You serve as interim director for the Langston Hughes Center. What is the mission of the center, and what does it bring to the KU community? The Langston Hughes Center, formerly the Langston Hughes Resource Center, relaunched its activities in the Department of African and African-American Studies, at KU and throughout the region in Spring 2008. The Center, part of the Department African and African-American Studies’ 1997 Vision Statement and approved by the College in 1998 as the counterpart to the Kansas African Studies Center, had previously been underdeveloped and severely limited in its activities for various reasons, but had always been a presence in AAAS, which has constantly had a vision to fully develop the Center. Now with the relaunching of the Center, as part of the Department’s 2006 Strategic Planning Statement for 2007-2012 approved by the College last year, the goal is to make it an active area center on campus, with support from the College and in the future outside of the University.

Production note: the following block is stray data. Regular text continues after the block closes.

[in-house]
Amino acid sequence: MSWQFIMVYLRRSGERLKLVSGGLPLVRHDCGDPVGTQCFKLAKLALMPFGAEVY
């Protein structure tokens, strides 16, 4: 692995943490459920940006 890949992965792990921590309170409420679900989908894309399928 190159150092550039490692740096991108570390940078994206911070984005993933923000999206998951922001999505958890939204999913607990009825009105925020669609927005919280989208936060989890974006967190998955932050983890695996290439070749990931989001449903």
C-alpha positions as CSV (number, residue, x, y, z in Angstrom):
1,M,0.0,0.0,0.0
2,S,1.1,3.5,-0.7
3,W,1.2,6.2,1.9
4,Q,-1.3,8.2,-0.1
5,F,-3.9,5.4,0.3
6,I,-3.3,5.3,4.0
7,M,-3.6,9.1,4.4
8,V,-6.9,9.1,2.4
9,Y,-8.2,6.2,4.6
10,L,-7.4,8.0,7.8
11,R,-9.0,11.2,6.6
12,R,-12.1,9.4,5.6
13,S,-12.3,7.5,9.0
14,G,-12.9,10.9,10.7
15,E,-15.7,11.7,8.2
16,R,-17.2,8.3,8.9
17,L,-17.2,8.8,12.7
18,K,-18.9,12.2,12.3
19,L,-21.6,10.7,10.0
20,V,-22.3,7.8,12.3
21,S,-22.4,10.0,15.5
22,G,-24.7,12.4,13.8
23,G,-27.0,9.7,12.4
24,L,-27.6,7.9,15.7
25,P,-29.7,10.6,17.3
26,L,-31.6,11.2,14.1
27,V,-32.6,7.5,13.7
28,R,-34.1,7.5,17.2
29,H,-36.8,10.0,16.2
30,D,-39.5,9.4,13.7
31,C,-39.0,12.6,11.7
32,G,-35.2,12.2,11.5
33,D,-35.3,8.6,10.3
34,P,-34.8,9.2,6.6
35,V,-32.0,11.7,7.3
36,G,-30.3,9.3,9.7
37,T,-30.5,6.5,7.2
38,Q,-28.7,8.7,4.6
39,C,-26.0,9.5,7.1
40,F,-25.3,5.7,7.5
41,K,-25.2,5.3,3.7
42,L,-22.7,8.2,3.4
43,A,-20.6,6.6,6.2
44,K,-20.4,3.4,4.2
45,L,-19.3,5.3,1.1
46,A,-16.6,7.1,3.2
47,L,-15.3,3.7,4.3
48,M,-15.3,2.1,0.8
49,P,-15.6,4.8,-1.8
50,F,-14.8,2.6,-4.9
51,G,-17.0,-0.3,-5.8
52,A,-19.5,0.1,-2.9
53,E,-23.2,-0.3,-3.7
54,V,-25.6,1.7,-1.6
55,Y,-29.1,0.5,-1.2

With this history and vision in mind the LHC defines itself and sets forth its mission in the following manner: The Langston Hughes Center is an academic research and educational center that is building upon the legacy and creative and intellectual insight of African American author, poet, playwright, folklorist and social critic, Langston Hughes. The Center coordinates, strengthens and develops teaching, research and outreach activities in African American Studies, and the study of race and culture in American society at KU and in America’s Heartland. The Center, therefore, acts as a hub of critical examination of black culture, history, literature, politics and social relations. In addition, like Hughes himself, the Center has a Diasporic focus, promoting research and discussions on Africans in the Americas, the Caribbean and Africa. Toward these ends the Langston Hughes Center will regularly sponsor conferences, lectures, seminars and forums on a wide variety of topics; coordinating activities with other groups at KU.